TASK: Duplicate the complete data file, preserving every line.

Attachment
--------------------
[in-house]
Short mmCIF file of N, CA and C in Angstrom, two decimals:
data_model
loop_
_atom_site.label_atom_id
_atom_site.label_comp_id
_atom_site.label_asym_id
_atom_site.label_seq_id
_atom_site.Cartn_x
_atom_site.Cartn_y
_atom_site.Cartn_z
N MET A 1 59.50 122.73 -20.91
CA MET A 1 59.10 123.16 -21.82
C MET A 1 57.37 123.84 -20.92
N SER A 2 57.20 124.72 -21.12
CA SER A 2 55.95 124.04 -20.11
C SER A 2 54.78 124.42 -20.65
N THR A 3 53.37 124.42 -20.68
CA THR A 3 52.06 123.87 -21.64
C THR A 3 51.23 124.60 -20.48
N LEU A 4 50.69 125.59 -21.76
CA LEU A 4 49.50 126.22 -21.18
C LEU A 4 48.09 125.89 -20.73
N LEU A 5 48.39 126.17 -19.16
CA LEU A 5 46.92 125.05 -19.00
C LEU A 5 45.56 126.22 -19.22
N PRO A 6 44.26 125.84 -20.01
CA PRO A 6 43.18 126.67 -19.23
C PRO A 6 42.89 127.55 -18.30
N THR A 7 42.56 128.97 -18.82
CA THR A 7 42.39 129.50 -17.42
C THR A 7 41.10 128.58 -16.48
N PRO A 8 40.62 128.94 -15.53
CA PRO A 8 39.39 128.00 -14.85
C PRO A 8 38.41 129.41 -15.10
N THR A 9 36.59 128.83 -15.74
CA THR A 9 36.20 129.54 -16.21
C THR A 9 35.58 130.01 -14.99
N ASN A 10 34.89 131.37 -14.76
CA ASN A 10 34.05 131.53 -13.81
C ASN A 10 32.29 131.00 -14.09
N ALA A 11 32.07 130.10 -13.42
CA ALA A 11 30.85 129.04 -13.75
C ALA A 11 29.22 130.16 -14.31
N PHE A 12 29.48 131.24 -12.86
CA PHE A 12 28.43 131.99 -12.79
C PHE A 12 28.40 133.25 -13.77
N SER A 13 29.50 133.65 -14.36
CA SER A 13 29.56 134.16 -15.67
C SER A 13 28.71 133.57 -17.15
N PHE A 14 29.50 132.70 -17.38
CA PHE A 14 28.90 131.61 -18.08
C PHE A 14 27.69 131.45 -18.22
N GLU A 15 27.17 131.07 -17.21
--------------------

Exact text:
[in-house]
Short mmCIF file of N, CA and C in Angstrom, two decimals:
data_model
loop_
_atom_site.label_atom_id
_atom_site.label_comp_id
_atom_site.label_asym_id
_atom_site.label_seq_id
_atom_site.Cartn_x
_atom_site.Cartn_y
_atom_site.Cartn_z
N MET A 1 59.50 122.73 -20.91
CA MET A 1 59.10 123.16 -21.82
C MET A 1 57.37 123.84 -20.92
N SER A 2 57.20 124.72 -21.12
CA SER A 2 55.95 124.04 -20.11
C SER A 2 54.78 124.42 -20.65
N THR A 3 53.37 124.42 -20.68
CA THR A 3 52.06 123.87 -21.64
C THR A 3 51.23 124.60 -20.48
N LEU A 4 50.69 125.59 -21.76
CA LEU A 4 49.50 126.22 -21.18
C LEU A 4 48.09 125.89 -20.73
N LEU A 5 48.39 126.17 -19.16
CA LEU A 5 46.92 125.05 -19.00
C LEU A 5 45.56 126.22 -19.22
N PRO A 6 44.26 125.84 -20.01
CA PRO A 6 43.18 126.67 -19.23
C PRO A 6 42.89 127.55 -18.30
N THR A 7 42.56 128.97 -18.82
CA THR A 7 42.39 129.50 -17.42
C THR A 7 41.10 128.58 -16.48
N PRO A 8 40.62 128.94 -15.53
CA PRO A 8 39.39 128.00 -14.85
C PRO A 8 38.41 129.41 -15.10
N THR A 9 36.59 128.83 -15.74
CA THR A 9 36.20 129.54 -16.21
C THR A 9 35.58 130.01 -14.99
N ASN A 10 34.89 131.37 -14.76
CA ASN A 10 34.05 131.53 -13.81
C ASN A 10 32.29 131.00 -14.09
N ALA A 11 32.07 130.10 -13.42
CA ALA A 11 30.85 129.04 -13.75
C ALA A 11 29.22 130.16 -14.31
N PHE A 12 29.48 131.24 -12.86
CA PHE A 12 28.43 131.99 -12.79
C PHE A 12 28.40 133.25 -13.77
N SER A 13 29.50 133.65 -14.36
CA SER A 13 29.56 134.16 -15.67
C SER A 13 28.71 133.57 -17.15
N PHE A 14 29.50 132.70 -17.38
CA PHE A 14 28.90 131.61 -18.08
C PHE A 14 27.69 131.45 -18.22
N GLU A 15 27.17 131.07 -17.21